In vitro analysis of antiangiogenic activity of fungi isolated from clinical cases of equine keratomycosis.

Welch, P.M.; Gabal, M.; Betts, D.M.; Whelan, N.C.; Studer, M. E. (2000). In vitro analysis of antiangiogenic activity of fungi isolated from clinical cases of equine keratomycosis. Veterinary ophthalmology, 3(2-3), pp. 145-151. Blackwell Science 10.1046/j.1463-5224.2000.3230145.x

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OBJECTIVE: The goal of this project was to explore the possibility that fungal organisms produce metabolites that inhibit angiogenesis. Procedures Fungal cultures were obtained from cases of keratomycosis, grown in Sabouraud's dextrose broth, and sterile filtered for use in experiments. The Matrigel assay was used to screen the filtrate samples for antiangiogenic activity. Matrigel is a basement membrane matrix that supports the differentiation of human umbilical vein endothelial (HUVE) cells into a capillary-like network of tubules. HUVE cells were cultured using standard techniques and passaged at confluence, with all cells being used at passage 3-6. HUVE cells (40 000 cells) were pipetted into each well of a 24-well tissue-culture plate coated with Matrigel. An aliquot of fungal media filtrate was added to each well and the plates allowed to incubate for 18 h, at which time they were evaluated for tubule formation. RESULTS: Two fungal isolates showed inhibition of tubule formation. The addition of 100, 200 and 400 &mgr;L of the fungal media filtrate from the first isolate (Fusarium sp. 99A34574) produced a consistent and dose-dependent inhibition of tubule formation. The second isolate (Aspergillus sp. 271599) did not show inhibition of tubule formation with 100 or 200 &mgr;L added to the wells, however, it did show inhibition at 400 &mgr;L/well. The remaining three isolates did not cause inhibition at any concentration. CONCLUSIONS: Our findings suggest that certain fungal organisms produce metabolites that inhibit tubule formation in vitro, and that these metabolites may play a significant role in altering the host vascular response to fungal infections of the cornea.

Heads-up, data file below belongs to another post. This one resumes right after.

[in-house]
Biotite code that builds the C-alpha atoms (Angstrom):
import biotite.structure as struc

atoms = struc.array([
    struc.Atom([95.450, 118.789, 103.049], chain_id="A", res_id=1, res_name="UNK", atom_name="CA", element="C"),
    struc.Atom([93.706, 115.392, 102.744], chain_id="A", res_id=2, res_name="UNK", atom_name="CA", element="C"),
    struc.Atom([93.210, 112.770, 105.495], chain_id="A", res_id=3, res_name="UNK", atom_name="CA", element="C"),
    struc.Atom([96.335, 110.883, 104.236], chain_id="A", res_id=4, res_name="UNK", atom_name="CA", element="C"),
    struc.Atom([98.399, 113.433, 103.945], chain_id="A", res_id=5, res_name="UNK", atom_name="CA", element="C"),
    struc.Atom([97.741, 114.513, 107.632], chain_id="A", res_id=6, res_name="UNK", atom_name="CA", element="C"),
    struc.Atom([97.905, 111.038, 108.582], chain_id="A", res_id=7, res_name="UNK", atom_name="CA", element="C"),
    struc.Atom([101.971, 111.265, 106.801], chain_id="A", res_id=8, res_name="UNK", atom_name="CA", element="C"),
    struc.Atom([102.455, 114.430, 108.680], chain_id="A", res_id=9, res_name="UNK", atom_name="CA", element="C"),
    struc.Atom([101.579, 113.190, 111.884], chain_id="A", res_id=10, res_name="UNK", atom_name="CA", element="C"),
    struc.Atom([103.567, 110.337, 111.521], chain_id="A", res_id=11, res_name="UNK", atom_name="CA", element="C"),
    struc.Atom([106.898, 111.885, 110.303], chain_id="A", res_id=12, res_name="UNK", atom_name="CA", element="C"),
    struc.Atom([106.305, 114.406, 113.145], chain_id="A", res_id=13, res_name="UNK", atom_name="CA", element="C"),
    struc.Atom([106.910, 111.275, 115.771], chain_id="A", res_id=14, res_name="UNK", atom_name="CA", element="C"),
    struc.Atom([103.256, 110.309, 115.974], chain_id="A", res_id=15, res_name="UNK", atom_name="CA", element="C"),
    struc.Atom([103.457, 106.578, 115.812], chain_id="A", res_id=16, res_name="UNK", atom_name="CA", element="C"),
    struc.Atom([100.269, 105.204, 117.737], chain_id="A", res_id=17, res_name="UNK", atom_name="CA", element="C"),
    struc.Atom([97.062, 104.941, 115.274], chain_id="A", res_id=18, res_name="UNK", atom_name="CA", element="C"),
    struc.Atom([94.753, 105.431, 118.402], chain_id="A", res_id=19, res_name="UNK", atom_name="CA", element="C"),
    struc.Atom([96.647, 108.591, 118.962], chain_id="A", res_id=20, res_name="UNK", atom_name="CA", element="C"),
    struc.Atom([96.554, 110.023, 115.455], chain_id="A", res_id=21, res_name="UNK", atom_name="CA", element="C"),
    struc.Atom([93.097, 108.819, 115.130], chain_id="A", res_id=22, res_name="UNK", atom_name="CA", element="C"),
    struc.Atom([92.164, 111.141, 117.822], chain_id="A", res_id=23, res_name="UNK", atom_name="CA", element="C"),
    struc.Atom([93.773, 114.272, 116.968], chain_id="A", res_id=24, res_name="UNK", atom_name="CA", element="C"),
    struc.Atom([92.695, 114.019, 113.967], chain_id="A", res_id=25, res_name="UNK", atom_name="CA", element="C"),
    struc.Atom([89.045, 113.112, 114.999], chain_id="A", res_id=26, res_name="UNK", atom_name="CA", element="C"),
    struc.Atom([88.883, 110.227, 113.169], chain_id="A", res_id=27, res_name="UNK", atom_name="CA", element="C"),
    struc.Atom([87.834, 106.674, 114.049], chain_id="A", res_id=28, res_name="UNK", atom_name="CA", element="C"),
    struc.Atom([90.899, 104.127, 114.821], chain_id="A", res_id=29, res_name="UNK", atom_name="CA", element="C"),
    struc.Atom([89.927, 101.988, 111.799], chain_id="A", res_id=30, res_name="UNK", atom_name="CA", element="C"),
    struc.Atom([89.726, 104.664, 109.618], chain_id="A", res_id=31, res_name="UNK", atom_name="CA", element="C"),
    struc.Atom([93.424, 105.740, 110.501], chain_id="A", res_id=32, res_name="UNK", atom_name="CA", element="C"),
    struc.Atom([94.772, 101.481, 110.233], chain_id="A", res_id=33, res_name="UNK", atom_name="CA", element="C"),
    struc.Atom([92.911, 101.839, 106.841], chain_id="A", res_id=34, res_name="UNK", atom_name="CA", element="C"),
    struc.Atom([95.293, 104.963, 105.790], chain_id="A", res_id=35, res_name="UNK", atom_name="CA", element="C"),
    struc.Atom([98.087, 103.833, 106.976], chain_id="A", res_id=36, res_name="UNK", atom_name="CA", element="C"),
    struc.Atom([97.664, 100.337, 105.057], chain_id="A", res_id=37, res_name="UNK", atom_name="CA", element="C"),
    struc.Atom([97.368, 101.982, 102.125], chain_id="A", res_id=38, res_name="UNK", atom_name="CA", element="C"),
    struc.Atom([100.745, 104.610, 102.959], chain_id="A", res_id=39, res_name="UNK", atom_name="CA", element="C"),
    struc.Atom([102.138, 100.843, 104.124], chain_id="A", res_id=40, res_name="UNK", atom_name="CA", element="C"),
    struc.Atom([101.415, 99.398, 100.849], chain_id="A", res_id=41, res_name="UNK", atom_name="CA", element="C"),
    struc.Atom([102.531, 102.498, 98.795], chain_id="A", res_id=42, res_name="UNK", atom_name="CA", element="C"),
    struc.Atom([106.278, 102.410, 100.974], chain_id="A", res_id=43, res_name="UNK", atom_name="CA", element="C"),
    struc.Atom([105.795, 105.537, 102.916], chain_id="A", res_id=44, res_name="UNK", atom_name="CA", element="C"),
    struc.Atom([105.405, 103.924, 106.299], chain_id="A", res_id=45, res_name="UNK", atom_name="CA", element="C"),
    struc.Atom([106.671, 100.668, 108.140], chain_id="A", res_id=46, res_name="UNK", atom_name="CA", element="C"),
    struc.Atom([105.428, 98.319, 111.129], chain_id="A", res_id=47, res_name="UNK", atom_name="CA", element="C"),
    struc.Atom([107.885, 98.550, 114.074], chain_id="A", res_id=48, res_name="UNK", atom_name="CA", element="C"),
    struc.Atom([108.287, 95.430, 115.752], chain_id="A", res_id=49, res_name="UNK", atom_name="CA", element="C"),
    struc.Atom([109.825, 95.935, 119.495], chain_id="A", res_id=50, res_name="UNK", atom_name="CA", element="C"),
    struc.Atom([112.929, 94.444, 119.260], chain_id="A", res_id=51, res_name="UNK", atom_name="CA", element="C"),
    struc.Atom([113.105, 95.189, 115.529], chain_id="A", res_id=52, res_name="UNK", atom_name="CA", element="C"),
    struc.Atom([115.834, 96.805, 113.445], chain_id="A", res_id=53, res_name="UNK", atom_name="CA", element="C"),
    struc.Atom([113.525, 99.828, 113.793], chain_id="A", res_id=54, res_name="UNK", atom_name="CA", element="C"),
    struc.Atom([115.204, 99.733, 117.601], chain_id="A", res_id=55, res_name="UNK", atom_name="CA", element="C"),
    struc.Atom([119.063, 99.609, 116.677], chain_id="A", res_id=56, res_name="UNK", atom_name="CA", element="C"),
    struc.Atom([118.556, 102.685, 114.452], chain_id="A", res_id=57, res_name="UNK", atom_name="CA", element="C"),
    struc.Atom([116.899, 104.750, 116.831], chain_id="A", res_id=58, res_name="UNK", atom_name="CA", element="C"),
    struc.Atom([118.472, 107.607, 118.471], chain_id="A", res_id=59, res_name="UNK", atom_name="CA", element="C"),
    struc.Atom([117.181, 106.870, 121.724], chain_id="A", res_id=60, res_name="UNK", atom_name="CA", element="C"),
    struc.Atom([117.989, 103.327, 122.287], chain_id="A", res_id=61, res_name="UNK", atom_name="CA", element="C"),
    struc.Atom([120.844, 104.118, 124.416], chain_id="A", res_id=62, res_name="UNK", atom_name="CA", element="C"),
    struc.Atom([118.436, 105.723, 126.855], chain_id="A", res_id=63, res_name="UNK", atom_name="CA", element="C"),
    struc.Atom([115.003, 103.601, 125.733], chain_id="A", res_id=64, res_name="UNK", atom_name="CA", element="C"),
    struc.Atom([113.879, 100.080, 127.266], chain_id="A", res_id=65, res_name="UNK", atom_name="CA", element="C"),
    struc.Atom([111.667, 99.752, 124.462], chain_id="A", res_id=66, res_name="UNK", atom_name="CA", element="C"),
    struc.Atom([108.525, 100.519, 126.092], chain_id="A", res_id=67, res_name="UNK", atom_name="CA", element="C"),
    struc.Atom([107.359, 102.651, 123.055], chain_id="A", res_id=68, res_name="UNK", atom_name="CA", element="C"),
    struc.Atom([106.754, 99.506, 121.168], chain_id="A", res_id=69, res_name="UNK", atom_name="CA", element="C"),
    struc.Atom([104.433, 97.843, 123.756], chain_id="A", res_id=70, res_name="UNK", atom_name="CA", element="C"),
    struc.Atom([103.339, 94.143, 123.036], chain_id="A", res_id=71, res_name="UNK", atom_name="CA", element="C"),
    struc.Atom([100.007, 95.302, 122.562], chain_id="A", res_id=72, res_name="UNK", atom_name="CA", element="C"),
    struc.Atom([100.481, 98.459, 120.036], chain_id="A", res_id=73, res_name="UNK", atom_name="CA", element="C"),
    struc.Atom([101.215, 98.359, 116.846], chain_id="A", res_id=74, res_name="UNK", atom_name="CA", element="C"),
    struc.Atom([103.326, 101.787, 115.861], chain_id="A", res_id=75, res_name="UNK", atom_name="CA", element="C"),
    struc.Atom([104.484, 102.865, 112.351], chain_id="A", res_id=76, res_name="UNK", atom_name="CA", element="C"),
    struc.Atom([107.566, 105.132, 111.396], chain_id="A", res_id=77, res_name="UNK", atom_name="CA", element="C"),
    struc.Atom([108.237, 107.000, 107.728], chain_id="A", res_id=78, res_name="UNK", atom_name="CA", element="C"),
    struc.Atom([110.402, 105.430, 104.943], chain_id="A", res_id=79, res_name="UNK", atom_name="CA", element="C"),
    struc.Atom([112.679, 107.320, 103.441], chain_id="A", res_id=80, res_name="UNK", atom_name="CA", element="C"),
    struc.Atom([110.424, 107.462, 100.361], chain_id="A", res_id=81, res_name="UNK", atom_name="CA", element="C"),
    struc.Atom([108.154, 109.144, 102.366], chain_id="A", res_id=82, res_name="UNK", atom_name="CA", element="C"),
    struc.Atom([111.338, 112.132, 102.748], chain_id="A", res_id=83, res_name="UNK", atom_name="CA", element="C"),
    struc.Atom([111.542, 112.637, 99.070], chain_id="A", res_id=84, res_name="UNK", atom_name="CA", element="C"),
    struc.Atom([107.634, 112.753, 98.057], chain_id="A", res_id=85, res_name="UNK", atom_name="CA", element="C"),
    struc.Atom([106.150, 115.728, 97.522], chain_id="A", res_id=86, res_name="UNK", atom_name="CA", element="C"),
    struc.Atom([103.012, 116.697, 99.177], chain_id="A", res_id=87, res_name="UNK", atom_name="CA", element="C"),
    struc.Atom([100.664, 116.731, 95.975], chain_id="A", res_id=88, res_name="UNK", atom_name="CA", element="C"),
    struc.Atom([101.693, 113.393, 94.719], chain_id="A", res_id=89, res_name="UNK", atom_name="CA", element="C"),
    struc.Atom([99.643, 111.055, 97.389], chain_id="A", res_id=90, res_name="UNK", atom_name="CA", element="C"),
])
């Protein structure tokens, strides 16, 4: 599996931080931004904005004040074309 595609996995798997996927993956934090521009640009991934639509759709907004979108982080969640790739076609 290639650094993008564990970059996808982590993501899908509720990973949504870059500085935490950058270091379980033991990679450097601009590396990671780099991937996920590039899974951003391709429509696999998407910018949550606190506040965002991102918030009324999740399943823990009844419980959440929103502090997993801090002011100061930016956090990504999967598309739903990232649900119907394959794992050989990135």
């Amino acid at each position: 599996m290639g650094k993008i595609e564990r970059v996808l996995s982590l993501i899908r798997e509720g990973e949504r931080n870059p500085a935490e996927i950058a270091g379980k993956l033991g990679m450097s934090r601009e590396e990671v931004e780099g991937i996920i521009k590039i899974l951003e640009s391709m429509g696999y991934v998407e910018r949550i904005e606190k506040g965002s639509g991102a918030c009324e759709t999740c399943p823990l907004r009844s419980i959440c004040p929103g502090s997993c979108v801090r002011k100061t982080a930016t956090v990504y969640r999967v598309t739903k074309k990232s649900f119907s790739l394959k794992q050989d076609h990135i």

Item Type:

Journal Article (Original Article)


05 Veterinary Medicine > Department of Clinical Veterinary Medicine (DKV) > Small Animal Clinic

UniBE Contributor:

Stengard, Michele


600 Technology > 630 Agriculture




Blackwell Science




Michele Stengard

Date Deposited:

20 Jun 2018 09:15

Last Modified:

05 Nov 2019 07:58

Publisher DOI:


PubMed ID:





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